Italian Food in Dublin: A Brief History

Italian Food in Dublin: A Brief History

Italian Food in Dublin - A Brief History - Toscana

The history of Italian food in Dublin begins not with the cuisine we know and love today but with the humble chipper. Sometime in the 1880s, Giuseppe Cervi arrived in Dublin after stepping off a boat that was America bound in Cobh. He worked as a labourer until he earned enough money to purchase a coal fired cooker and hand cart and with these he sold chips outside Dublin’s pubs. Soon after, he settled in a permanent shop on what is now Pearse Street. This was Dublin’s (and Ireland’s) first chipper. Most Italian chipper families in Ireland come from a district of six villages in the province of Frosinone. These families include the Borzas, Caffellos and Macaris.

First Italian Restaurants in Dublin

Did you know that one of the first Italian restaurants to open in Dublin was The Unicorn on Merrion Court. It was established in 1938 and is still serving up Italian food today. The Unicorn was run by the Sidoli family from Bardi for 57 years before being taken over by Giorgio Casari in 1995.

First Italian Restaurant in Dublin

In 1945 Ostinelli’s opened on Hawkin’s Street and remained in business for eighteen years. Owned by Ernest and Mary Ostinelli, the restaurant was a popular dining spot until it was purchased by the Rank organisation and demolished to make way for Hawkin’s House in 1963.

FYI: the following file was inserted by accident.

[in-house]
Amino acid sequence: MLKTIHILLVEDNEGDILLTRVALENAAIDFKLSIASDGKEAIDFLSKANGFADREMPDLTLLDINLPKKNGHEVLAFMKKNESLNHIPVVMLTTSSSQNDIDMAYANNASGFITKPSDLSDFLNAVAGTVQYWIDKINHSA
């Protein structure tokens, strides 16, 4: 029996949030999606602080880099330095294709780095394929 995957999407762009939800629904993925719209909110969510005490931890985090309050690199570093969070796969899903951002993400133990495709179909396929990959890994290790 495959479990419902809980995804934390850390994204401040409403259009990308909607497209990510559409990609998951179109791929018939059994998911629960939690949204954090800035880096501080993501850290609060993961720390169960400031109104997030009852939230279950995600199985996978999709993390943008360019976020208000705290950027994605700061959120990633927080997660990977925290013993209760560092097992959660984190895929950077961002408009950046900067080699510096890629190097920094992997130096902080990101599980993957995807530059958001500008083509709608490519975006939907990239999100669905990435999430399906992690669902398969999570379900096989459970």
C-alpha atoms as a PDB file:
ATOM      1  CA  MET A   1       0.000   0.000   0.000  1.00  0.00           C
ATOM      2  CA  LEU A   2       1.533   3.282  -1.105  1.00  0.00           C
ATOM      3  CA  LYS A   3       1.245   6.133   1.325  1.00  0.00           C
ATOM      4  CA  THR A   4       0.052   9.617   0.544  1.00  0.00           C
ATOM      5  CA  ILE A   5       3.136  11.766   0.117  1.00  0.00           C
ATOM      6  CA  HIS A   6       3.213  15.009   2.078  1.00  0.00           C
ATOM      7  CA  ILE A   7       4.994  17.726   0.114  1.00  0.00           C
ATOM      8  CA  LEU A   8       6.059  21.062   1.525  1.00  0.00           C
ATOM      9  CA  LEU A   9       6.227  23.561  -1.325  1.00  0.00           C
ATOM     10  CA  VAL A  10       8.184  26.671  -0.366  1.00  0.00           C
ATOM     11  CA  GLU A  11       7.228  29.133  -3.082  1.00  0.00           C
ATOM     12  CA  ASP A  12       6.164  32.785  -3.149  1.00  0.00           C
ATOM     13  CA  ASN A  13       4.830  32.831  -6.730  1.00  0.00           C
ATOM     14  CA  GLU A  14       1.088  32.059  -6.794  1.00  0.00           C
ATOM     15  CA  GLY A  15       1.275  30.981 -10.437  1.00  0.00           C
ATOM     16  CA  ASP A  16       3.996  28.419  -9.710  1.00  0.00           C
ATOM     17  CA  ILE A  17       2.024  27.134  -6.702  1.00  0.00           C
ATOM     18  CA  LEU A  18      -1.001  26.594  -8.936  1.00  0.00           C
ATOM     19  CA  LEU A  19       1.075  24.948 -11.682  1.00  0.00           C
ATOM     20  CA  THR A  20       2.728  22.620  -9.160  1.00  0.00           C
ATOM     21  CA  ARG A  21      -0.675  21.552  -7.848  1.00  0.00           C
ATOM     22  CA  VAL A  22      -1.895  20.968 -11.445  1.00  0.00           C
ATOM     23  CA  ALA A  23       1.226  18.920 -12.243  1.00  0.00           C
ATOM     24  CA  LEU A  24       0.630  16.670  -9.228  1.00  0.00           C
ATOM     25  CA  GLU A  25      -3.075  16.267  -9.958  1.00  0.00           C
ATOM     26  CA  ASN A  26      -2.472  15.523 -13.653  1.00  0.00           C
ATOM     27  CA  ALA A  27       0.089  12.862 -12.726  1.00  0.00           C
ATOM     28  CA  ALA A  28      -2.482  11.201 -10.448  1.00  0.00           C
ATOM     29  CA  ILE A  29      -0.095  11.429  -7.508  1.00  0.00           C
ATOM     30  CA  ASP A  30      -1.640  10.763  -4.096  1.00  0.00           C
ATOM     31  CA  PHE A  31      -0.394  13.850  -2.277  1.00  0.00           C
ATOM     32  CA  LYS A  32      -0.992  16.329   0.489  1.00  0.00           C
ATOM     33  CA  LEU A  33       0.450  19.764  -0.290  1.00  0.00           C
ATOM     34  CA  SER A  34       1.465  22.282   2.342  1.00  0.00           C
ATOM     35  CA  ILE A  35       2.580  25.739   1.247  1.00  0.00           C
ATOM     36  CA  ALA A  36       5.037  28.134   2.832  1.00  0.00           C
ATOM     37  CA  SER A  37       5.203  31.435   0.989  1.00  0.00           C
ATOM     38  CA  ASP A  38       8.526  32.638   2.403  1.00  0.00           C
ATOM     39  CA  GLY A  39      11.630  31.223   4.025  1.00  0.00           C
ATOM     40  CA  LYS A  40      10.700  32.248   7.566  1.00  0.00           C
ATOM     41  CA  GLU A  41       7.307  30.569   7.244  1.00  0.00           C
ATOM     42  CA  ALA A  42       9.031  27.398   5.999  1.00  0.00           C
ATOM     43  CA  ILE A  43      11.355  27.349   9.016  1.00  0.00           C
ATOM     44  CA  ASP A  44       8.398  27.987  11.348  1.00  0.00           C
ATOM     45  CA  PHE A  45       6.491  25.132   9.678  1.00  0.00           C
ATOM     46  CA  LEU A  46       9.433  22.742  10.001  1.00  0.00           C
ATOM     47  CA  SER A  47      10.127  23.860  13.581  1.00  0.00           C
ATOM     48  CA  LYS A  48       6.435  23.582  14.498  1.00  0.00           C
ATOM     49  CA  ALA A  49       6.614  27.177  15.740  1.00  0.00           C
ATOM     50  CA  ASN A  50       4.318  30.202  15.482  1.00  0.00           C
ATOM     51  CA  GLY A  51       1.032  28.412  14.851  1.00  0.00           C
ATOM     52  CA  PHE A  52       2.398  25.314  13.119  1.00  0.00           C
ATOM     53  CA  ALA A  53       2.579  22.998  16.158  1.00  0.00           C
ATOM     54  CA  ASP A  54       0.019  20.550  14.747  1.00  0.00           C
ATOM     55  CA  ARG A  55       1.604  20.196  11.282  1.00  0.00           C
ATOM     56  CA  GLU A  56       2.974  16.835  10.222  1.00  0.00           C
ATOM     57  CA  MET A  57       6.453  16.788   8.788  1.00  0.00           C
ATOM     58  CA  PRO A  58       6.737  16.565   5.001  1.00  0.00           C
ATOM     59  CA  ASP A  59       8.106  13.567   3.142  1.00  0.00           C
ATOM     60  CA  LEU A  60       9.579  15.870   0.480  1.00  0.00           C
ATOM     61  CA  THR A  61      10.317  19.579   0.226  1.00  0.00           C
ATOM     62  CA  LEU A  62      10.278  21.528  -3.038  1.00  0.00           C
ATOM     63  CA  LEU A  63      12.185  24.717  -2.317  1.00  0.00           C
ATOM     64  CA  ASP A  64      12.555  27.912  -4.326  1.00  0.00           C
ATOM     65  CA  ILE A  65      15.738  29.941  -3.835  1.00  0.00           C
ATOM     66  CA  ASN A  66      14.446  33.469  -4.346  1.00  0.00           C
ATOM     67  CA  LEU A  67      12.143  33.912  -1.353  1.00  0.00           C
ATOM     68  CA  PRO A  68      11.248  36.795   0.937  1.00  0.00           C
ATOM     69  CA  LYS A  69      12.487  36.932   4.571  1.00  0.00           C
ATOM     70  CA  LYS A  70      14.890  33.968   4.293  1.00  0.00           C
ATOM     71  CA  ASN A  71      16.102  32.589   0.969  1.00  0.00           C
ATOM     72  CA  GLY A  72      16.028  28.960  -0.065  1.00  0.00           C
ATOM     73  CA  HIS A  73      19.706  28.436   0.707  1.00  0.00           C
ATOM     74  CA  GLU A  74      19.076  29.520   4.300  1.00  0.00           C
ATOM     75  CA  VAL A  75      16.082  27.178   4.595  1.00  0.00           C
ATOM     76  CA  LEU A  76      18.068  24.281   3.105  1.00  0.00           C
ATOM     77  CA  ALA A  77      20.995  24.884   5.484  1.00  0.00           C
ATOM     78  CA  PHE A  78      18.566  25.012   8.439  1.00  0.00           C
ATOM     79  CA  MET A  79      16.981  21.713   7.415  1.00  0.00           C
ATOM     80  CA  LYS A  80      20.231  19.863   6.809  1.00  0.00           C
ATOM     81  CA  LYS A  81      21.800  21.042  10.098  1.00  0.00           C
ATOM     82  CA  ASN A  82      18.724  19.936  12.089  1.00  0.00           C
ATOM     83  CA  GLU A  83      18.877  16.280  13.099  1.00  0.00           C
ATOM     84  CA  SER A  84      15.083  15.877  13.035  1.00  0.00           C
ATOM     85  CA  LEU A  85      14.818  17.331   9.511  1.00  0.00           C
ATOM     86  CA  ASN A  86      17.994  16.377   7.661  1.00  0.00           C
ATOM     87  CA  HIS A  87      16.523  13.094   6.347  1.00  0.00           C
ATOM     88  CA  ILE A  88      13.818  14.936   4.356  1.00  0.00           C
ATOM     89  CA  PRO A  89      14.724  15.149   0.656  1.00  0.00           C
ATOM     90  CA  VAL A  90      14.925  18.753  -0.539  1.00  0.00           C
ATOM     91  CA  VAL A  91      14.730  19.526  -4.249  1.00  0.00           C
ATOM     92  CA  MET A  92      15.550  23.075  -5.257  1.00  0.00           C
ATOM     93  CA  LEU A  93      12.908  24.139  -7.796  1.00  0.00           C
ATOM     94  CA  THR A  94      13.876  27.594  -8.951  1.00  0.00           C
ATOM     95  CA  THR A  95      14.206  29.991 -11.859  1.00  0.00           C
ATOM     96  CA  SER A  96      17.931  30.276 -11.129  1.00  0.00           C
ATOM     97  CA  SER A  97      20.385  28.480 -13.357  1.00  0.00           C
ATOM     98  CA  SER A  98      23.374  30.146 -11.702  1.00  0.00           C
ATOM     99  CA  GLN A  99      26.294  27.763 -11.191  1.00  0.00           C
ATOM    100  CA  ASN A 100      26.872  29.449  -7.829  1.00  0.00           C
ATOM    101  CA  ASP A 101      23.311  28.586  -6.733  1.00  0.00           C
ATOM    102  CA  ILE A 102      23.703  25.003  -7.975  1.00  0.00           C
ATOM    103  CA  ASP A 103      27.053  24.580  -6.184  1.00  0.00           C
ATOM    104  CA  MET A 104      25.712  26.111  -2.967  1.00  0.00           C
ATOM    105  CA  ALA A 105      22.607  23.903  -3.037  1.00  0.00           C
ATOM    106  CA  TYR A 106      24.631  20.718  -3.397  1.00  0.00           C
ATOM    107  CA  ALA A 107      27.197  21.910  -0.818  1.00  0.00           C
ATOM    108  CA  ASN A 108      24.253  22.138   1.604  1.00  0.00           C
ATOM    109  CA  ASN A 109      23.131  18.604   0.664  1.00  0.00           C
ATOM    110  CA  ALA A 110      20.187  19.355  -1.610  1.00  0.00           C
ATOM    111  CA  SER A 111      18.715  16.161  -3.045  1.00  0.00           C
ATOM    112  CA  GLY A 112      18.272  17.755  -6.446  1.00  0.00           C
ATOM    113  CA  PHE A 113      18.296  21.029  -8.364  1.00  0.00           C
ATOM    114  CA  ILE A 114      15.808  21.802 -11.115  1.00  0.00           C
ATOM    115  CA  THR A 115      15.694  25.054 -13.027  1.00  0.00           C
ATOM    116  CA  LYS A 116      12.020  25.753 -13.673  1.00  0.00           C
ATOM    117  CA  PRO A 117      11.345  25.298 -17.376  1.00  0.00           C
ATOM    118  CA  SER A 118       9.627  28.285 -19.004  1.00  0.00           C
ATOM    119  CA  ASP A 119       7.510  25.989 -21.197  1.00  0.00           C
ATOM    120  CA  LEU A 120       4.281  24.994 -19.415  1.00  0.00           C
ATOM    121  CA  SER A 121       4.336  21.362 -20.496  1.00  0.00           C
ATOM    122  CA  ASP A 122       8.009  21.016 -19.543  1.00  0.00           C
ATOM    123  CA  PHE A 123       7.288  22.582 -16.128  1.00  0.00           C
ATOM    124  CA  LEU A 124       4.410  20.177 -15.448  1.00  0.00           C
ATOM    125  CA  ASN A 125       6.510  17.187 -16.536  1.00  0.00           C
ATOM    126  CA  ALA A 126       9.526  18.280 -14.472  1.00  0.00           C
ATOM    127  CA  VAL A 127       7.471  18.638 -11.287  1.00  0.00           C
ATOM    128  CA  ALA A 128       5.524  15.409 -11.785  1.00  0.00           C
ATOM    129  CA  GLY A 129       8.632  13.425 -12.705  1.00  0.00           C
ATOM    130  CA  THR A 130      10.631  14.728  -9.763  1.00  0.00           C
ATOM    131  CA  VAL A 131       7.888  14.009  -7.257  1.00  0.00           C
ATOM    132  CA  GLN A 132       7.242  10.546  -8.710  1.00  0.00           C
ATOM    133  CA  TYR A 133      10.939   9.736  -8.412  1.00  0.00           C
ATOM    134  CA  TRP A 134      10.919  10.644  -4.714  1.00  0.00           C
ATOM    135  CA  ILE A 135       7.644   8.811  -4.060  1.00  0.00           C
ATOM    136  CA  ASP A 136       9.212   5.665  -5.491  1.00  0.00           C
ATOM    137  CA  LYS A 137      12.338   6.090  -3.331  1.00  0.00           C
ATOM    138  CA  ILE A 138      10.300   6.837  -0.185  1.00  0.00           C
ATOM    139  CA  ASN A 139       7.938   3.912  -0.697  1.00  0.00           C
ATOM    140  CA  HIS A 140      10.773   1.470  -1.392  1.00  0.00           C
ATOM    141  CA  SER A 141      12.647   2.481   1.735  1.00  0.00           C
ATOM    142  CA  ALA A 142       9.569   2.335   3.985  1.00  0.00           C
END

Alfredo’s opened its doors in 1953 on Mary’s Abbey and proved to be a popular late-night restaurant. It was run by Alfredo Vido from Ospedaletti in Northern Italy until it shut down in the late 1960s.

Other Popular Italians

Bernardo’s was set up on Lincoln Place in 1954 by Bernardino Gentile from Rieti. It was one of the first Italian restaurants to offer an exclusively Italian menu and authentic Italian ingredients. In 1991 Bernardo’s closed its doors for good. The Coffee Inn was an Italian snack bar run by Bernardino’s brother, Antonio. Located on South Anne Street, it was popular with students, artists and musicians, including Phil Lynott, until it shut down in 1995. Other popular Italian restaurants in Dublin were Quo Vadis on St. Andrew’s Street and La Caverna on Dame street, both of which were run by the Gentile family. Nico’s on Dame Street was opened in 1963 and is still in business today.

Italian Food in Dublin – A Long History

So, Italian food has a long and interesting history in Dublin and Ireland and the future looks bright for Italian restaurants. Today the Italian community in Ireland numbers around 9,000. For such a small segment of the population, Italians have and continue to make a deep impact on the culture and psyche of the nation and they have done this largely through their excellent cuisine.

Italian Food in Dublin - A Long Tradition

Proud To Continue Tradition

We at Toscana’s are proud to continue this fine tradition by offering superb Italian food in a lovely environment. Come visit us in Dun Laoghaire and enjoy an authentic Italian dining experience that lives up to the venerable history of Italian food in Dublin. To make a reservation give us a call on +353 1 2300 890 or book online now!

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